Communication is a learned skill. We’re all born with the ability but it takes real practice to be good at it. So opined David Grossman, Founder of the Grossman Group, an award-winning Chicago PR firm.
Do I agree? Oh yes.
So what’s the upside of good communication asks David Grossman? Well it helps put strategy into action.
Done poorly? Misunderstanding, skepticism and damage to reputation
Why aren’t we doing it better?
Because we have beliefs that get in the way of working on the skills needed to be really good at communicating. Holding us back from greatness are beliefs and fear…
- We believe we are born good at it…therefore don’t practice…and don’t get better
- We’re afraid of failing…and that fear stops us trying and learning new things or skills…or overcoming our blind spots
- A belief that good communication is all “common sense”
Common sense it may be, but common practice it is not, says Grossman.
The ‘what does your boss want” question?
For example, ask yourself this…is your boss a “no news is good news” or “no news is bad news”? If you don’t know the answer Grossman says, you better find out. Your future, and theirs, may rely on it.
So how can it go wrong? In the “boss” example, if you have it wrong you’ll be working at cross purposes. Your manager may value, and want, one kind of communication but be getting something quite different from you.
Let’s say you’re an extrovert. Typically says Grossman, extroverts do a lot of talking. Extrovert = quantity of communication high, quality low (ouch).
Or an introvert? You’re likely to be communicating a lot less than you think you really are. Introvert = quantity is low, quality is high. But is everyone hearing you??
Grossman offers three “game changers” particularly useful for leaders and communication people. They are understanding that:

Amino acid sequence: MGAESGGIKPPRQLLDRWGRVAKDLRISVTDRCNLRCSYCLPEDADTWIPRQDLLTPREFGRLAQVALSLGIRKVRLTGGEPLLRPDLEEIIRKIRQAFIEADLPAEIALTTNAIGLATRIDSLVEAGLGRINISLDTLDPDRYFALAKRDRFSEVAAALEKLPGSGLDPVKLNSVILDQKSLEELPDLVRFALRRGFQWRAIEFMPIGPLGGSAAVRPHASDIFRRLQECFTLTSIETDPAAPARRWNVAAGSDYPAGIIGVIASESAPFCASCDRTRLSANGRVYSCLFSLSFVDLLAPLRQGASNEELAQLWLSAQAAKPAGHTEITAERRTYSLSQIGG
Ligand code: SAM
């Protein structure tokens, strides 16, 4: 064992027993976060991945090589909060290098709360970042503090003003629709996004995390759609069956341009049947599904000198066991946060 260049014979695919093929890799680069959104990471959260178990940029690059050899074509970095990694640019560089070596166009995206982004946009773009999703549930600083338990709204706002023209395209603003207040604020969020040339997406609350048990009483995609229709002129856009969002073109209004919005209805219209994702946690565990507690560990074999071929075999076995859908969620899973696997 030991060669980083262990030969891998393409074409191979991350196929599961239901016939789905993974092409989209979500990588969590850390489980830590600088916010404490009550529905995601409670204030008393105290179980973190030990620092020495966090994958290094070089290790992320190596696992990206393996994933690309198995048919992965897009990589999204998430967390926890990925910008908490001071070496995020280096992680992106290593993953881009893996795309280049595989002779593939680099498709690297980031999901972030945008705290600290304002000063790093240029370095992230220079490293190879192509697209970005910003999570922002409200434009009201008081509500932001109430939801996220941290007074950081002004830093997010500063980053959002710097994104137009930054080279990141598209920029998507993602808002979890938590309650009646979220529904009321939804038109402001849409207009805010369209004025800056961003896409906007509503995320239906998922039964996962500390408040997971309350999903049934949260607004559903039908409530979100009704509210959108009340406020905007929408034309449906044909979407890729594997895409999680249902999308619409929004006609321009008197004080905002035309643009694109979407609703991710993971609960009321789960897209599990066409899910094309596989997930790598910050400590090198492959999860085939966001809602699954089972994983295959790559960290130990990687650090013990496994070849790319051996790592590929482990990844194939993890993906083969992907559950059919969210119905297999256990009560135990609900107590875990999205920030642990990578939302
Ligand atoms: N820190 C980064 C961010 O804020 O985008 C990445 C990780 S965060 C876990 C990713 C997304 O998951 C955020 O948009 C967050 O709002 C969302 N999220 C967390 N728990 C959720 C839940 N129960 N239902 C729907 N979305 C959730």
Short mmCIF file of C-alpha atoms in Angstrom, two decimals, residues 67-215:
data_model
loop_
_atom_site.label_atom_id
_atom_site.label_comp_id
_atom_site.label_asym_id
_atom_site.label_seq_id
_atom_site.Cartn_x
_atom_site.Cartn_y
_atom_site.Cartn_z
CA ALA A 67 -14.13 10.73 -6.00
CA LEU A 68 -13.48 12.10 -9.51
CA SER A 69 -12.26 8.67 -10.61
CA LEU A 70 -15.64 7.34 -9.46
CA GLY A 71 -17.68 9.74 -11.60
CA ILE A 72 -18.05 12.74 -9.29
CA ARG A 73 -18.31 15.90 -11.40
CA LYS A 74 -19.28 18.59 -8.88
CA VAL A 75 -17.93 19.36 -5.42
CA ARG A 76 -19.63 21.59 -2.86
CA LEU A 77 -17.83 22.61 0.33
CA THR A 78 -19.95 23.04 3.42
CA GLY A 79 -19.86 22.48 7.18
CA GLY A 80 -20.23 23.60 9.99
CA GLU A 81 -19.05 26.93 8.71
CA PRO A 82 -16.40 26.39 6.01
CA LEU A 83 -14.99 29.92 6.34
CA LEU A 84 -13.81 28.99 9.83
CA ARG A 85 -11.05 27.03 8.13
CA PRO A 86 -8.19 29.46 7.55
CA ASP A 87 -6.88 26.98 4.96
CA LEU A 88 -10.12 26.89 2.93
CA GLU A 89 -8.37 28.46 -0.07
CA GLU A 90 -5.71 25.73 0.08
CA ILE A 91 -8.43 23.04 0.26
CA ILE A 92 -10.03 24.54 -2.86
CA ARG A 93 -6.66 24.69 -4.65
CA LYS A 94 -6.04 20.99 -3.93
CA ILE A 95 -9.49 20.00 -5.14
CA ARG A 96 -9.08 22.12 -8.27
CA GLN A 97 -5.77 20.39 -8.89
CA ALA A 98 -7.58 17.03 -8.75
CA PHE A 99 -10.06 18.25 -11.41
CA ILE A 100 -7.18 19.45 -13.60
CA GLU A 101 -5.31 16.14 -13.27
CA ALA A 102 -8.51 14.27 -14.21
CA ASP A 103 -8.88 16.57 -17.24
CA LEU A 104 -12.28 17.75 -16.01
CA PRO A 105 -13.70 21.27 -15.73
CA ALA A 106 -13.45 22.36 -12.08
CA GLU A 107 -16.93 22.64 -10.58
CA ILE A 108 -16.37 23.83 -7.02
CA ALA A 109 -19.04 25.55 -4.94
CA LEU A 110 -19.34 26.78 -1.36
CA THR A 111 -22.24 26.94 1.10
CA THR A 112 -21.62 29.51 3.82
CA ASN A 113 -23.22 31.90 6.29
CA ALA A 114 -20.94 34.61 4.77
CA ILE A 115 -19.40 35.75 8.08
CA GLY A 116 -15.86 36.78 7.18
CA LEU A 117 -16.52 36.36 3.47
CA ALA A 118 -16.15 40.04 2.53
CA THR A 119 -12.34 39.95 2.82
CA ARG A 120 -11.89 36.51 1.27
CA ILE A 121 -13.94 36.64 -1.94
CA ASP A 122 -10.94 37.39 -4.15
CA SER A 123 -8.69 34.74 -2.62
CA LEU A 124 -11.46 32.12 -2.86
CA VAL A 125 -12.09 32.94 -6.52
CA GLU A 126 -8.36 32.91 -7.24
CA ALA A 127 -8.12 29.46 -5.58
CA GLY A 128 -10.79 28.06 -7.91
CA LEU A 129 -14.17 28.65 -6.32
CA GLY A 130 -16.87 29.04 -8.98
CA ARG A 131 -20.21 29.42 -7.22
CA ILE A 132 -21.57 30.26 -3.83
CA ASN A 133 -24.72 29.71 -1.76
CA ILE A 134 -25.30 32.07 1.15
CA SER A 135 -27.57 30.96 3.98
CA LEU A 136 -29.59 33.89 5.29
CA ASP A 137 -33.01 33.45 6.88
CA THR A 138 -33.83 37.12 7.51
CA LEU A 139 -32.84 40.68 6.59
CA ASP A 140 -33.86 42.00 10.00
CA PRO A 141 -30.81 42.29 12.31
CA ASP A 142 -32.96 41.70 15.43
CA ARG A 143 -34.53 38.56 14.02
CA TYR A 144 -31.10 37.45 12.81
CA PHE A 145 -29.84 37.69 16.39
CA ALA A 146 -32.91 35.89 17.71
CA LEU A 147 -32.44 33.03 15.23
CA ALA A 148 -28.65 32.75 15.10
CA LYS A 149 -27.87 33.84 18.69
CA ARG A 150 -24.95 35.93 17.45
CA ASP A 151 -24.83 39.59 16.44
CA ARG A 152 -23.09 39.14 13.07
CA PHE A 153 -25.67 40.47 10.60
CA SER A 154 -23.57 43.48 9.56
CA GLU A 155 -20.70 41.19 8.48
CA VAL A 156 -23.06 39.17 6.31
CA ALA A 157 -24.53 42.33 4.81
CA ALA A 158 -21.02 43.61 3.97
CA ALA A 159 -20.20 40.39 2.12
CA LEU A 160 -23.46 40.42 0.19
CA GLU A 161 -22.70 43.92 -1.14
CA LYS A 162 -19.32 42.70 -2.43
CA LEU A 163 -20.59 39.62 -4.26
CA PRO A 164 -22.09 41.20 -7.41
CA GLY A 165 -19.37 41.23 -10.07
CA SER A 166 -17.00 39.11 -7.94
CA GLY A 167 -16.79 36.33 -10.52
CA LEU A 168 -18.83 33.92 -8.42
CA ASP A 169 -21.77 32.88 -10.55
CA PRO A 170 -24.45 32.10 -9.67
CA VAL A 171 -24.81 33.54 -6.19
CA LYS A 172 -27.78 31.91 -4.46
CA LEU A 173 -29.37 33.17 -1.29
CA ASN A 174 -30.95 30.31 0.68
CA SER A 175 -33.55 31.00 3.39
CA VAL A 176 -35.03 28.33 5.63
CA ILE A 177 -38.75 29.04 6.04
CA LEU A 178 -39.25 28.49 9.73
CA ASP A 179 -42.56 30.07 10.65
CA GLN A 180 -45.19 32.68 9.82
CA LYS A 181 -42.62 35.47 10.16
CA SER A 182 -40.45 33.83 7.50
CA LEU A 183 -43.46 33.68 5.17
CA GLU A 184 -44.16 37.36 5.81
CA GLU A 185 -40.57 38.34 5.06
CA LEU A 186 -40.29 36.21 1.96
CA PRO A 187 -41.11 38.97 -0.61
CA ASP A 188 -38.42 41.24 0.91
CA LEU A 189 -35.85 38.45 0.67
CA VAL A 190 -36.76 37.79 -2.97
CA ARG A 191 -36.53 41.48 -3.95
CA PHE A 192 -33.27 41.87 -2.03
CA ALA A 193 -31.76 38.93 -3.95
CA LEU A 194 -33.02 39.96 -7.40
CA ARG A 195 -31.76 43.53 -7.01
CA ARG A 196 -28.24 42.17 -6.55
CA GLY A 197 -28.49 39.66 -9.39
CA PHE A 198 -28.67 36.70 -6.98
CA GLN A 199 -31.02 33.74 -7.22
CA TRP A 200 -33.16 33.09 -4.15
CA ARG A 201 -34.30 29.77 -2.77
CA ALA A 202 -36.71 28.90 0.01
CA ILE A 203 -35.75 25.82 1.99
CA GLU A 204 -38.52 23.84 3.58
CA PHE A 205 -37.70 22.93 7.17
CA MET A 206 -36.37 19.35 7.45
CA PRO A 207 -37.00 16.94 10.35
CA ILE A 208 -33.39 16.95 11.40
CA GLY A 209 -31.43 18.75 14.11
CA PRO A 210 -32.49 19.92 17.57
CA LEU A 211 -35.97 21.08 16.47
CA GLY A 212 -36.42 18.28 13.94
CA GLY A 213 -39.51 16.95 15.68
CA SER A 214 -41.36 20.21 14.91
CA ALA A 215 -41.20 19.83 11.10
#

- 1. Everything communicates…so being purposeful is critical
- You can’t lead without communicating (really well). Or in other words, to be a leader you need followers!
- Engagement is how you differentiate yourself…or “the boss makes the weather”…understanding how “watched” you are as a leader gives you the chance to control the consequences of your behavior and achieve greater engagement from colleagues.
So what’s the “new norm” for those seeking to communicate?
From “me” to “we”
For employees we have to answer these questions…in order from 1 to 8.
In a way Grossman is suggesting it’s a goal to earn the right to answer the “we” questions.
- 1. What’s my job?
- 2. How am I doing?
- Does anyone care about me?
- 4. What’s going on?
- 5. What’s our business strategy?
- 6. How are we doing?
- 7. What’s our vision and values?
- 8. How can I help?
…and thus engagement results.
There are “the Great eight basics” to help us as we communicate says Grossman...
- 1. Understand your audience
- 2. Make your messages clear, compelling and relevant
- 3. Plan your communication
- 4. Set context and make information relevant – something only the leader can do – answering the “why” we’re doing what we’re doing
- 5. Listen and check for understanding
- 6. Select the right vehicle
- 7. Communicate with truth and integrity
- 8. Match words and actions
A final tip for young players...
Conflict escalates faster and lasts longer on email than verbally. So STOP using “reply all”. Pick up the phone or walk the few feet up or down the hallway to “talk”. Yes Millennials and Gen Ys, there is a place for person-to-person communication. Walk & talk.
Fact or fiction?
Myths hold us back...according to Grossman they are:
- 1. Don’t have time to communicate
- 2. People won’t interpret…at BlueChip we call this the “people make stuff up in a vacuum” rule
- 3. Talking is communication…or put another way it really doesn’t matter what you say…it matters what they (our audience) hear
David Grossman has a bunch of ebooks and a blog. Based on what I heard today they’re worth a look.
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